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Potentail $500 Graphics and Power supply upgrade to HPE-447? (Answered by Clutchc)

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June 20, 2013 3:54:28 PM

I have a hand me down HPE-447c-b.

http://h10025.www1.hp.com/ewfrf/wc/document?docname=c02...

I'm hoping the CPU/Motherboard/Memory will allow me to upgrade just the Power Supply and Graphics card to turn it into a gaming PC. I have $500 to spend and my only goal is gaming performance at 1080p, with potential system rebuild in the future (12 months or so.)

I'm hoping the answer is that I can get a GTX 770 ($400) and a Power Supply ($100) that I would be strong enough to add a second GTX 770 a year from now when I do a total rebuild around those two parts.

I'm not sure what my options would be with this existing Motherboard. alvorix-rs880-uatx

I'm coming from a P4 3.0 and an old 6800gs agp on my own system, so my bar to upgrade from is pretty low, but as you can tell by the age of my current system, I don't upgrade often.. :) 


Goals.

1. Best gaming performance now.
2. Can build a new system around these parts in 12 months. Hopefully adding a second card, or at least leaving me the potential to make that decision then.
3. Spend around 500 dollars. This is use it or lose it money, so a 300 dollar lesser option isn't as valuable as the best I can get for the $500.
4. My old 6800gs is EVGA so I lean towards NVDA.
5. I know the 1045t is not a top notch (or even near top) gaming chip, but will it be enough to allow high settings at 1080p in most non CPU intensive games?

Thanks for any help...

F

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a b 4 Gaming
a c 140 ) Power supply
a c 400 V Motherboard
June 20, 2013 8:35:11 PM

Your processor is still a viable gaming CPU. The gfx card upgrade will make the major difference. But the GTX 770 may be a bit bottle necked by the Phenom II X6. And, btw, your MB allows for only a single card, unless you mean when you add a new MB.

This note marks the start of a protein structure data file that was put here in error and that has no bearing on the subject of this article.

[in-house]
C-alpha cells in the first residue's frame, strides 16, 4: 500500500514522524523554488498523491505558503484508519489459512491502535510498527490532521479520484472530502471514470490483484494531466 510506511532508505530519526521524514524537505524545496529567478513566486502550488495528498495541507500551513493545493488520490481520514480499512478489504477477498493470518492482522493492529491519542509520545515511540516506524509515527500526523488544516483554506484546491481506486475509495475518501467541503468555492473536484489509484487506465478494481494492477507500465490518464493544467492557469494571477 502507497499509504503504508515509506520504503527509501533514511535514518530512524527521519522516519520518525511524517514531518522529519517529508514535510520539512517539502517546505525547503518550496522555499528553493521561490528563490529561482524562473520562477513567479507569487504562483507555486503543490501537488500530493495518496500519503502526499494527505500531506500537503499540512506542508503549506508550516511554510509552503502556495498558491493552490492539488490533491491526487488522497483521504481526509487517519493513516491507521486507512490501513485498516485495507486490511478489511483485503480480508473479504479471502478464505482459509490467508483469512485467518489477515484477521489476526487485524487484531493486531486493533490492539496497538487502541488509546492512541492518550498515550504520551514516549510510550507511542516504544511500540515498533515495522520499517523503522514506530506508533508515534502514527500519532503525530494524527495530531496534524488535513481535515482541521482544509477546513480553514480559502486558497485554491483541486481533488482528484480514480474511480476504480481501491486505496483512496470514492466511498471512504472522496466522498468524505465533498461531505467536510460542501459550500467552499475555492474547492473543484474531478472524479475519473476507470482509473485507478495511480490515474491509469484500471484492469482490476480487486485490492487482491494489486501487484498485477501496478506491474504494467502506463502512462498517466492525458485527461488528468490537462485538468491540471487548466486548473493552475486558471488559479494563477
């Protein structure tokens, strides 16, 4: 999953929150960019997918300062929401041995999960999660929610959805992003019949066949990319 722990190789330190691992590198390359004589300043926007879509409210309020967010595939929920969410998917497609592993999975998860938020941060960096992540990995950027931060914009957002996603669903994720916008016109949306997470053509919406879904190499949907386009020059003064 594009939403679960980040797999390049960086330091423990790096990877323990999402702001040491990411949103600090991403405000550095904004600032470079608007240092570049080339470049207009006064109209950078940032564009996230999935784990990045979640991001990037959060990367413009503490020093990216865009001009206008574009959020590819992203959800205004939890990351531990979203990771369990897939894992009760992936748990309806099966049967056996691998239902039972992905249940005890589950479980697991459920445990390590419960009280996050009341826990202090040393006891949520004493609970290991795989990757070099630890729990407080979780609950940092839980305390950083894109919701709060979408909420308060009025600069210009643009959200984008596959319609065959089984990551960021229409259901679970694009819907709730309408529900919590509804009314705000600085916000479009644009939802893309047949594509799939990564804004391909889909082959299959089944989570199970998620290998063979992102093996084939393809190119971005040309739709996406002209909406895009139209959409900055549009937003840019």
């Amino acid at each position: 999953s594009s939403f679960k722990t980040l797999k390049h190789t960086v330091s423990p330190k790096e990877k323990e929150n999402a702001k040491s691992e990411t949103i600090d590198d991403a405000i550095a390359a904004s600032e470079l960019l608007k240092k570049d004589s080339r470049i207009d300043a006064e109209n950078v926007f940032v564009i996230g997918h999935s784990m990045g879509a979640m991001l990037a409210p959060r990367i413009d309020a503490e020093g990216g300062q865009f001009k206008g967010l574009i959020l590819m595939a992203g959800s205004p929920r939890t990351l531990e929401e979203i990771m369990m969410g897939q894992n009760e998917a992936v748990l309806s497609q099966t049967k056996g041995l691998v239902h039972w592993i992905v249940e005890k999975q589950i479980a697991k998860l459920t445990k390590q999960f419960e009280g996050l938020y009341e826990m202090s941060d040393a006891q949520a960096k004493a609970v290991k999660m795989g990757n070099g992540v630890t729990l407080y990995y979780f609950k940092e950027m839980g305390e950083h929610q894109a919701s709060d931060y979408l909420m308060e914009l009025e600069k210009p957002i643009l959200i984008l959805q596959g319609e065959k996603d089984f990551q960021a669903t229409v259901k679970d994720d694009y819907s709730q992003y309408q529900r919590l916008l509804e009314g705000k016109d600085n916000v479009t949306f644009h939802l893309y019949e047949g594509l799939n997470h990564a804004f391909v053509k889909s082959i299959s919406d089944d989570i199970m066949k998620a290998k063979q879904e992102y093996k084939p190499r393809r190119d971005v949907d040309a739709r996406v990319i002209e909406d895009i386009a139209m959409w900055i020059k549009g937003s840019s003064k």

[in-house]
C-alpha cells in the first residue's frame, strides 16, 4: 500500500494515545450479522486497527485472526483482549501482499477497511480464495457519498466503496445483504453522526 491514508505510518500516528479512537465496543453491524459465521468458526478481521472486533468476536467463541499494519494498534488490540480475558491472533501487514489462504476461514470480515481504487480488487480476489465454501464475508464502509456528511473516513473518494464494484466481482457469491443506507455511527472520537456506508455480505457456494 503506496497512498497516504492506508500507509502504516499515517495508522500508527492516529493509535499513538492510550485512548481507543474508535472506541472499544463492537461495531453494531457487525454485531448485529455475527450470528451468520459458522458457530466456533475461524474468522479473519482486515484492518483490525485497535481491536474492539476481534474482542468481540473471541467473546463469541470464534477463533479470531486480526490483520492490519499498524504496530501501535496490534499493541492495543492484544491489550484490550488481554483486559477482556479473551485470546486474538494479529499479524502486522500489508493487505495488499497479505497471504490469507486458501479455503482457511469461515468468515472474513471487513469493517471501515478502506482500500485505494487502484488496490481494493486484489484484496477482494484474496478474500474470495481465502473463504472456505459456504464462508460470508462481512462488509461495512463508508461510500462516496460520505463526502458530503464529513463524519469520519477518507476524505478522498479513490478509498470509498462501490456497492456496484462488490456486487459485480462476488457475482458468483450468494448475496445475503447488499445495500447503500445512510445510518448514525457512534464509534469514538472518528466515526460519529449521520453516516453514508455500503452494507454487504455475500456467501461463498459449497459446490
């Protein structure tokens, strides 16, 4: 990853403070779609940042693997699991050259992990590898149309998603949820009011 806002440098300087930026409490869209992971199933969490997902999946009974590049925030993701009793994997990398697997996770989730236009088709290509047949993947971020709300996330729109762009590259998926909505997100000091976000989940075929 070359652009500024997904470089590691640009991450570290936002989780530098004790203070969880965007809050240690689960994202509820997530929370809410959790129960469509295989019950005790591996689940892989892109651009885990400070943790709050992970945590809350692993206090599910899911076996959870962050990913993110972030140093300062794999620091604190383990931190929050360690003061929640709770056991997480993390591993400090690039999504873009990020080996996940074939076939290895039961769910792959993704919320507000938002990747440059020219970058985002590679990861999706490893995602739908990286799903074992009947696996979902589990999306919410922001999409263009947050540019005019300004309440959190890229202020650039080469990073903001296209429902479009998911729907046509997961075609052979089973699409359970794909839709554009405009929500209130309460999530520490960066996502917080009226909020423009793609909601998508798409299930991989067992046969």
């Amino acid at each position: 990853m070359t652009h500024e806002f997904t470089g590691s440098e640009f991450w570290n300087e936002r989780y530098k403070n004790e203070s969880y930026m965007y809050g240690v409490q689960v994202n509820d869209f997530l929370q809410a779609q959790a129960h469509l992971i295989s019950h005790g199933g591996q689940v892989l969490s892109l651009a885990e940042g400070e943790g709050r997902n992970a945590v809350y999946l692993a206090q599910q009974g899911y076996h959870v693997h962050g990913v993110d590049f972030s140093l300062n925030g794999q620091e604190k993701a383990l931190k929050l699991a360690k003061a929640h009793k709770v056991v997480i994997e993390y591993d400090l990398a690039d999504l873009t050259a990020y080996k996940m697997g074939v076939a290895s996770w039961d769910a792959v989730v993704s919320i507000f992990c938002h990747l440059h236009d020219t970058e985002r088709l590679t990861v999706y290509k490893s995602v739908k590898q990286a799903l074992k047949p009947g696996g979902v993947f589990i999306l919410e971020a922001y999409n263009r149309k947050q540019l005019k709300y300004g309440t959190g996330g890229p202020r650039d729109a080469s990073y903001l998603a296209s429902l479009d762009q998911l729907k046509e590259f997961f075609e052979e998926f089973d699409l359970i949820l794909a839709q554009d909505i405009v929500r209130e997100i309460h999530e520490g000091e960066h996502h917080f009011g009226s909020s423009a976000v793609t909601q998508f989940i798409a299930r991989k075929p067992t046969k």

The GTX 770 is a 230W TDP card. Maxed out, it will draw about 19A from the +12V rail. Adding a 2nd card (with different MB in the future) will require at least a 750W PSU of good quality w/ 1 x 6 pin and 1 x 8pin PCIe power cable for each card.
One such option: http://www.newegg.com/Product/Product.aspx?Item=N82E168...
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June 20, 2013 8:39:17 PM

The GTX 770 you choose will depend on the room you have inside the case from rear expansion slot cover to the 1st obstruction you come to. Most cards are 9.5" long, but many are longer.
http://www.newegg.com/Product/ProductList.aspx?Submit=E...

I have always liked EVGA in gfx cards. But lately I have been impressed with the MSI Twin Frozer line of cards.
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June 20, 2013 9:51:05 PM

clutchc said:
The GTX 770 you choose will depend on the room you have inside the case from rear expansion slot cover to the 1st obstruction you come to. Most cards are 9.5" long, but many are longer.
http://www.newegg.com/Product/ProductList.aspx?Submit=E...

I have always liked EVGA in gfx cards. But lately I have been impressed with the MSI Twin Frozer line of cards.


First... thanks for the reply... I really do appreciate it. I was getting worried that my question was in the wrong place or just to off to be answered...